―Was the artwork you were creating during that time the starting point for your current artistic style?
Kado: I had been drawing this character’s face even before I started drawing sign language pictures. I would make rough sketches so that I wouldn’t forget the picture when it popped into my head, and later I would draw the clothes, add colors, and do a clean sketch. But there was a good friend of mine from elementary school who often came to my house and said, “Can I have this picture? ” I think he probably has more of my pictures than I do (laughs). He says, “The rough sketch is better.” With rough sketches, you don’t even know the gender of the characters. That allows the viewer to imagine whatever he or she wants, and to be moved or pleased. I thought it would be more interesting to leave room for the viewer’s imagination, so I began to make use of rough sketches.
―When did you start using bright and colorful colors?
Kado: I began using bright and colorful colors when I was young. I got to know an oil painter who gave me some guidance on painting techniques. However, he had certain rules like “Professionals don’t use black” or “You have to mix your own paints to create skin tones.” He would say various things like that. I thought to myself, “I’m not a professional, and I don’t need to adhere to these rules, especially when I want to apply colors based on the characters’ images in my paintings.” So, I started painting people in shades of yellow, red, and blue. It was a form of rebellion against what he advised. Plus, I’ve always had a fondness for bright colors, and I believed that everyone should have a good time looking at my artwork.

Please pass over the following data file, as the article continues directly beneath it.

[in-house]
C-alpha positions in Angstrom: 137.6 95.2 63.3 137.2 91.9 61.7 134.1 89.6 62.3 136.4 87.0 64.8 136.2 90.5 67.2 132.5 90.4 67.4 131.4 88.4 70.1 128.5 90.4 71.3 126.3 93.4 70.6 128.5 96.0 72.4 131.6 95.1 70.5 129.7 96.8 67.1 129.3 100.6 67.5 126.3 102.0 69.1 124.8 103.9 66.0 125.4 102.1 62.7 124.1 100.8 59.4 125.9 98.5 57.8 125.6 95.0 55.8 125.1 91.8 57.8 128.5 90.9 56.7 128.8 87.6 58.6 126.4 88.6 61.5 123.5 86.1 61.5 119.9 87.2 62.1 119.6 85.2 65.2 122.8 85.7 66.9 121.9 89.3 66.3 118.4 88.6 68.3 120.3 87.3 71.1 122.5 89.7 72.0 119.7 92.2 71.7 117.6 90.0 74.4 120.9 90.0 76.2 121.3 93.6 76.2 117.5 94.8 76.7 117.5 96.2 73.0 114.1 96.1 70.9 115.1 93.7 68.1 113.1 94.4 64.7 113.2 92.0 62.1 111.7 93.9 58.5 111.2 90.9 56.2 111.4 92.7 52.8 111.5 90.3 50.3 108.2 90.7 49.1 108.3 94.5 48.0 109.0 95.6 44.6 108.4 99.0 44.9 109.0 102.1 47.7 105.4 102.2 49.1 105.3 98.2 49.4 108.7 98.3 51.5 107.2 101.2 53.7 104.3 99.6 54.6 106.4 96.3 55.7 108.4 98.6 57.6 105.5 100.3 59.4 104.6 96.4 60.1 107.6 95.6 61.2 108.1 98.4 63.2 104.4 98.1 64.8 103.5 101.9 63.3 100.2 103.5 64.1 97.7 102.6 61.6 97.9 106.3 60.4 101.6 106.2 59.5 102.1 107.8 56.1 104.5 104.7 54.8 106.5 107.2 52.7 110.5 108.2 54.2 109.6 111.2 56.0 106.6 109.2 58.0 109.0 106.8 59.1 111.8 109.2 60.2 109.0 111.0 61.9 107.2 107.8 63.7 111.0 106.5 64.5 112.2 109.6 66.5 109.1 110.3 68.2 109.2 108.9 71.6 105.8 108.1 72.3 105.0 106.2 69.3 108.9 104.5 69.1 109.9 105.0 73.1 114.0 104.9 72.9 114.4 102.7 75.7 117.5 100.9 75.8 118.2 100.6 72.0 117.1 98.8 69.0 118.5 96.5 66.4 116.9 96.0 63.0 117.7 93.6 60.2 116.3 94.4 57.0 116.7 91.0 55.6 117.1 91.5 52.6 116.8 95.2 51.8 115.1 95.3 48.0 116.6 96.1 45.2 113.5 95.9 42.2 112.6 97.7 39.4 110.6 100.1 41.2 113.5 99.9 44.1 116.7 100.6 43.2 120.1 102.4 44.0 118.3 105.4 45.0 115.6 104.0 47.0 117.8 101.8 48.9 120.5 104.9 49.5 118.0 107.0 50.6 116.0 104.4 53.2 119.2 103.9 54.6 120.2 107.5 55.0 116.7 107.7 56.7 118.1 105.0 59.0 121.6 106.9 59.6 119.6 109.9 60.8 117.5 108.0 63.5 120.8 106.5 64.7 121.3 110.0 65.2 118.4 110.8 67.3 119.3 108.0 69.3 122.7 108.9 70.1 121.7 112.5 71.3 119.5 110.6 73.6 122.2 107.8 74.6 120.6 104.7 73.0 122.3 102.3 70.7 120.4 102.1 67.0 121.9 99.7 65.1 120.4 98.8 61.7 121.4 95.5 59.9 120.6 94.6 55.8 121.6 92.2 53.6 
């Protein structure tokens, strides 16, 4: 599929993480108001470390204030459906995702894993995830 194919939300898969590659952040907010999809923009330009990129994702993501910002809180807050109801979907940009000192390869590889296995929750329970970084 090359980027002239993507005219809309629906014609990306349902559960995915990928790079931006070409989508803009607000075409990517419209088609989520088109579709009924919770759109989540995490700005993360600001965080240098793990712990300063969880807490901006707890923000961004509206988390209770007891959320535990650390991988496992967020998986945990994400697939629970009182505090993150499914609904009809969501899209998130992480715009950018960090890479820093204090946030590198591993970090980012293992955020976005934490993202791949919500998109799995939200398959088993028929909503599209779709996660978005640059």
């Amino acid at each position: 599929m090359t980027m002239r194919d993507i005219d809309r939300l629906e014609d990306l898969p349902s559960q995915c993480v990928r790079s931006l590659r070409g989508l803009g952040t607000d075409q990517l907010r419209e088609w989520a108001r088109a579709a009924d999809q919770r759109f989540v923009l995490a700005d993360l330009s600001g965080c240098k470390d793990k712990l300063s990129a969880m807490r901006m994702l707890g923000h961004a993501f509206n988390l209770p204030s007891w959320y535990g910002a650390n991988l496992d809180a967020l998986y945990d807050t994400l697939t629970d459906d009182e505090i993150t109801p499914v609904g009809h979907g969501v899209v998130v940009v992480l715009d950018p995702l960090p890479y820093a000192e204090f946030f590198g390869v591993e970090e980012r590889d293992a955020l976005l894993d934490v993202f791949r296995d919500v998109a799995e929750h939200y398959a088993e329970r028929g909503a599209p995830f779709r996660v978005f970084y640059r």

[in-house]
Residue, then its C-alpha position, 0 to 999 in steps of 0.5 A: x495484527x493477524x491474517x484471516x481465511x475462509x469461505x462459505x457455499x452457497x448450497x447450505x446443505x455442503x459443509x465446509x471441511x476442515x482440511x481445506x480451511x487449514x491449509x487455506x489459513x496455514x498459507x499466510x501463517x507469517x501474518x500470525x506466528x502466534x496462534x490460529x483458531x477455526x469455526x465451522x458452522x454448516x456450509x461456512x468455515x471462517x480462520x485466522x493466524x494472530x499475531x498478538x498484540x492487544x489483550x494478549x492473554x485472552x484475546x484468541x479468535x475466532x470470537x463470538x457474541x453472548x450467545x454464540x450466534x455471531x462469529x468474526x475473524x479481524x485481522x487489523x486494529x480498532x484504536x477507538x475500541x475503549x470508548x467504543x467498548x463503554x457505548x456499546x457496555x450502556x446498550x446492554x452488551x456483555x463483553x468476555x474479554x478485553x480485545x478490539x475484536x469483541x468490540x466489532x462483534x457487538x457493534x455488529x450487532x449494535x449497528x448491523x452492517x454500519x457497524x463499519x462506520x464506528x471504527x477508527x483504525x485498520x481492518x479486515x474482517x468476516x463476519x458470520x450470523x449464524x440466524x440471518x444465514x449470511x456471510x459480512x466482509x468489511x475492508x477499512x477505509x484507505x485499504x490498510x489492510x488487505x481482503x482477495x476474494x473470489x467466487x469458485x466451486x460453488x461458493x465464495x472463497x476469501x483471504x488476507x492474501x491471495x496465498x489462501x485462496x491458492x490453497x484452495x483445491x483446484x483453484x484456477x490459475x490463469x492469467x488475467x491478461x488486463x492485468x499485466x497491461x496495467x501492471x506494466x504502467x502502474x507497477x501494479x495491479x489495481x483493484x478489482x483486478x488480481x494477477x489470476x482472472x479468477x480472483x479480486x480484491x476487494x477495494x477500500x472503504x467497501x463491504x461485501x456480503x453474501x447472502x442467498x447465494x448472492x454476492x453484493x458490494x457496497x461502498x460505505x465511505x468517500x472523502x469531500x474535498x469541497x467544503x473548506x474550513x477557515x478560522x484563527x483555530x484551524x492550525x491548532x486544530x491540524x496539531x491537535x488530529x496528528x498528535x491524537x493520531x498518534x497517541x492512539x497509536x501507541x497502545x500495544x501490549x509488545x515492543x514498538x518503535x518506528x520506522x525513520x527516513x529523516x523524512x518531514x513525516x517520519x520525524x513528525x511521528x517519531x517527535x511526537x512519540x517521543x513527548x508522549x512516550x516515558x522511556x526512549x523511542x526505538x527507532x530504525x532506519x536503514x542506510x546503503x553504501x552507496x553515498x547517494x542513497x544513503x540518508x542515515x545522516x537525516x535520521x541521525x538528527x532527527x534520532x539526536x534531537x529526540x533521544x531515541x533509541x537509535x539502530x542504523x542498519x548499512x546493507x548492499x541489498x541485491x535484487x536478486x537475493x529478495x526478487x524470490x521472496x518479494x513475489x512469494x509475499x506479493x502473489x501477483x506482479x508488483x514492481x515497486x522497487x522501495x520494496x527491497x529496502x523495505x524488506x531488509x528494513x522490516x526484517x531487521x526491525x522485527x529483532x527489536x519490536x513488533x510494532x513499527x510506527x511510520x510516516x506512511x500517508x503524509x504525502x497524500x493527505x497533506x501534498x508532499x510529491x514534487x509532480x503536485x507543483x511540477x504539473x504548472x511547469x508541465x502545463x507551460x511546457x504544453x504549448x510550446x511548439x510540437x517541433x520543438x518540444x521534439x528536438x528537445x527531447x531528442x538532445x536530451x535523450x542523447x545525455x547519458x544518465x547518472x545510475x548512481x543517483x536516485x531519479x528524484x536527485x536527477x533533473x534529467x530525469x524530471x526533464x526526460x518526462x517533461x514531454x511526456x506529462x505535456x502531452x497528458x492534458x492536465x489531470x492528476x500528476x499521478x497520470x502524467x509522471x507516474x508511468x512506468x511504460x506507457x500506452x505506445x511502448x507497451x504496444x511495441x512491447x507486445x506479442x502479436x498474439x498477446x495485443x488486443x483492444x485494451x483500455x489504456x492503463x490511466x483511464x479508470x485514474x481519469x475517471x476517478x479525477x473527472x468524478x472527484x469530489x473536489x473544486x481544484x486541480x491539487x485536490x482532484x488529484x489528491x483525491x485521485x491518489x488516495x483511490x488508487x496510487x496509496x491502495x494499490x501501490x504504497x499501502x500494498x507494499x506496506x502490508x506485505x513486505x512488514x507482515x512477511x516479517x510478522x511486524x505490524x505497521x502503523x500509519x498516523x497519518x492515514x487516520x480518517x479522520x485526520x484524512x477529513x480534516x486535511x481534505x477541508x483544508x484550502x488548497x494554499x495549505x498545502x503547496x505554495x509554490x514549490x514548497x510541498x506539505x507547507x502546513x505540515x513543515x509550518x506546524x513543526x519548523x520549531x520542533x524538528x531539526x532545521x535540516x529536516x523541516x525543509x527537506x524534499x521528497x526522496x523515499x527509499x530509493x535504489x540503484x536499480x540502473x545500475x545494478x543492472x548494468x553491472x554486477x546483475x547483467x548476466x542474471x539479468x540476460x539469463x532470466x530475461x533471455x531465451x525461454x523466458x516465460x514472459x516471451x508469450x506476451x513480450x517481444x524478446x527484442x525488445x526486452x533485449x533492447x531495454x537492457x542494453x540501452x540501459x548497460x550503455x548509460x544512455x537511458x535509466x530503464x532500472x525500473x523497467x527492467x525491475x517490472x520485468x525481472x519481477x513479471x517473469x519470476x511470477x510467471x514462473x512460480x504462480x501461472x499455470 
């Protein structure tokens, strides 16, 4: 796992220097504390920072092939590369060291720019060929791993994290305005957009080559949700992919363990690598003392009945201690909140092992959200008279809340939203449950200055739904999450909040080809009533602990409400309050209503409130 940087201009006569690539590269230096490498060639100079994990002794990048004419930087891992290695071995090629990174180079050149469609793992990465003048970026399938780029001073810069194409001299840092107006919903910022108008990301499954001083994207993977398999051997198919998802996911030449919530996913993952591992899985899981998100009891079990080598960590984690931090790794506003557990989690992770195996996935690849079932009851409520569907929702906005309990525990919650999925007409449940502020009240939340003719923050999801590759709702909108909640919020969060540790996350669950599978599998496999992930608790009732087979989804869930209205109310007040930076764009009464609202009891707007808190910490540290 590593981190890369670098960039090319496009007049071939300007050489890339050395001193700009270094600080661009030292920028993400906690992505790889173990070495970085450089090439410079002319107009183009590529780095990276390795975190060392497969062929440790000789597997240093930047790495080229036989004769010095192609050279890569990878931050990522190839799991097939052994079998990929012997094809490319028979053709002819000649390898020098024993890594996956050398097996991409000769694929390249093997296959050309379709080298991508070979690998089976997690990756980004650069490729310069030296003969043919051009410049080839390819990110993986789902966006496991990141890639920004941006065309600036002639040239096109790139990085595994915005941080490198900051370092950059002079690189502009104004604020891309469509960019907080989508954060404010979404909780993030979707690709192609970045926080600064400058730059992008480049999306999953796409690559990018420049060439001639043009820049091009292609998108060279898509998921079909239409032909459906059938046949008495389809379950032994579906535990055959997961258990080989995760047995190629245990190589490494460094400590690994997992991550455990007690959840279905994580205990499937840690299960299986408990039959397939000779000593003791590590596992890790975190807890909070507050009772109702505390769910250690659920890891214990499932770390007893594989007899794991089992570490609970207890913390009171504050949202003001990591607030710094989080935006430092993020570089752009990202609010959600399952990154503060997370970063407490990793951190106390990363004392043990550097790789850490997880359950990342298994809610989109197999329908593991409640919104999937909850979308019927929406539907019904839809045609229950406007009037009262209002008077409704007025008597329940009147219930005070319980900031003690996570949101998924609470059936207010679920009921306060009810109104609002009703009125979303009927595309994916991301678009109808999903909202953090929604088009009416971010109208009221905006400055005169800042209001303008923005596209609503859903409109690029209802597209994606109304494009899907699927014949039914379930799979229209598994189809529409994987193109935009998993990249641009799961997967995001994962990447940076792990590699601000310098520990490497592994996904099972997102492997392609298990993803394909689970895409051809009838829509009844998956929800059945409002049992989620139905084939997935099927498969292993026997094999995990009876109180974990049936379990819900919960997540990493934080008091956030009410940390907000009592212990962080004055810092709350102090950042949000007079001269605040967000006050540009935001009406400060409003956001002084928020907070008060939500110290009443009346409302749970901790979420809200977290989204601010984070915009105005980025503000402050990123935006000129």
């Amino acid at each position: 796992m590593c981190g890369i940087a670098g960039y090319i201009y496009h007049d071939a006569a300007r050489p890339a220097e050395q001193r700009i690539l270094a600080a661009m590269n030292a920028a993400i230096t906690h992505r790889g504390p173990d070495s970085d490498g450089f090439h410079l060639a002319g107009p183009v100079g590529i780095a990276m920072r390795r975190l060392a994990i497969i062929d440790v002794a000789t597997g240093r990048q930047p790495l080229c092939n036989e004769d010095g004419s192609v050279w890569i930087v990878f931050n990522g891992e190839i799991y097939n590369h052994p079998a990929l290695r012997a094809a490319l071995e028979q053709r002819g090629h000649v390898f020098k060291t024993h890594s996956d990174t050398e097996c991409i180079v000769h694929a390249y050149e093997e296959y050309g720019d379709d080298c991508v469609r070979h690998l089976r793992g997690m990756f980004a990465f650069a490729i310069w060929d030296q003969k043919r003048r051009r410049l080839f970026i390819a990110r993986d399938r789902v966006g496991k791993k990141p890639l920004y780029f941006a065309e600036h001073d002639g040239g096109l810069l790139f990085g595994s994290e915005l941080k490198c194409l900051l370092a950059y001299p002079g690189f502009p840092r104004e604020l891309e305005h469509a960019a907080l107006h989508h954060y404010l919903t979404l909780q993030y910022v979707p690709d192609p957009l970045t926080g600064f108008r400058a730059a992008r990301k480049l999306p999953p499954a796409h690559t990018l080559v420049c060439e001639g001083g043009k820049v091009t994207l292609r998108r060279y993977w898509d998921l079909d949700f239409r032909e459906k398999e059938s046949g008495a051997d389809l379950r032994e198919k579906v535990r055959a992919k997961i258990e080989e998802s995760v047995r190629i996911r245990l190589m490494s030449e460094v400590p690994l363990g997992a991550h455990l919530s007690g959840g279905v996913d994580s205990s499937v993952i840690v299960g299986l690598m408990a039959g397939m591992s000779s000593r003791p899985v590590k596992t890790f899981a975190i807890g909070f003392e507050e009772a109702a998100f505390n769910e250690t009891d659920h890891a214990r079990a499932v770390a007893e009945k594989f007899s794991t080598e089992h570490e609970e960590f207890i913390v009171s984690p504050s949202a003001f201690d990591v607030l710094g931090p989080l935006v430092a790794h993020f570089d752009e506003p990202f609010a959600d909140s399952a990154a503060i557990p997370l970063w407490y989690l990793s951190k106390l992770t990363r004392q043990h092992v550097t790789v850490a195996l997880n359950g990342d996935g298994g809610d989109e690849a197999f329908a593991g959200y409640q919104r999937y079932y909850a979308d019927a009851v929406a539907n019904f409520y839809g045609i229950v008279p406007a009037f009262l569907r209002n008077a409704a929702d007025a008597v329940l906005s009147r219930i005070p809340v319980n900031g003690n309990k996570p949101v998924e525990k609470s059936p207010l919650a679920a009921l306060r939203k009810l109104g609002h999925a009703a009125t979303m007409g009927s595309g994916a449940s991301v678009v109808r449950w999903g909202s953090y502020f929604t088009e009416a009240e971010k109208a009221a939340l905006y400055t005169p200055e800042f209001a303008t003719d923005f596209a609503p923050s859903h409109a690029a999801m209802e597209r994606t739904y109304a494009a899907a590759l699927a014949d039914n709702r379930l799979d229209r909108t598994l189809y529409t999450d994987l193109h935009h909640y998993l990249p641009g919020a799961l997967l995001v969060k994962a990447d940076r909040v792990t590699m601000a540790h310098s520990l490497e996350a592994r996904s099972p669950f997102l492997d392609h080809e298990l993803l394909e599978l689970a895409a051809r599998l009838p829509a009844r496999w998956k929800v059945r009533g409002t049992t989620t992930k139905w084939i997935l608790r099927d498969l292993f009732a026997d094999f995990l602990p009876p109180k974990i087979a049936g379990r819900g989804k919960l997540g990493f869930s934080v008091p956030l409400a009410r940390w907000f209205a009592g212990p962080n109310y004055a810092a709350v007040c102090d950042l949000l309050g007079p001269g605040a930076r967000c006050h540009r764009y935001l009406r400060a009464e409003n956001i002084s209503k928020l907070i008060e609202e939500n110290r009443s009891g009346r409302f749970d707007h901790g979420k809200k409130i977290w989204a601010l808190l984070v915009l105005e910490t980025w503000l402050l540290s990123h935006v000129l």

What I carry with confidence is a testament to the resilience my parents have shown throughout their lives.
―What do your parents think of your work?
Kado: They are very happy that I use sign language as a motif. They seem to think that their children had a hard time because they are Deaf…. But I consider my parents being Deaf as part of my personality, and I talk about them in my interviews. My parents are always happy to hear that.
I believe that I am one of the answers to the questions that my parents have answered in their lives, so I feel that by talking openly to anyone, I am showing them that they have lived their lives openly.
―When did that feeling begin?
Kado: I think I was rebellious. Against adults other than my own parents…. They are cool and I love them, but the people around me would say things like, “Poor you,” “You are trying so hard,” or “The weak are trying so hard,” or “You can’t hear, so you are lower.” When I was a child, if I felt that people around me were staring at me, I would use sign language to show people around me. Maybe I was sensitive to “adults who look down on me.
―What made you think your parents were so cool?
Kado: My father was the vice president of the Nagasaki Association of the Deaf at the time. So he would give talks on stage, young people would come to listen to him, and people loved him. He was a very generous person, always smiling and saying, “Wahahaha!” I thought he was cool, even as a child. Whenever a friend of mine came over, he would tell my friends to come over and have a meal. Everyone liked my parents. I thought to myself, “Wow, they have human power!”
To accept without categorizing, freely, as it is.
―What do you feel toward the year 2025, when the Deaflympics will be held in Tokyo for the first time and the year 2025 will also mark a milestone?
Kado: I think that more and more people from various countries will visit and live in Japan in the future. When communicating with people from various countries, it is impossible to say, “Let’s learn both Japanese and foreign languages now.”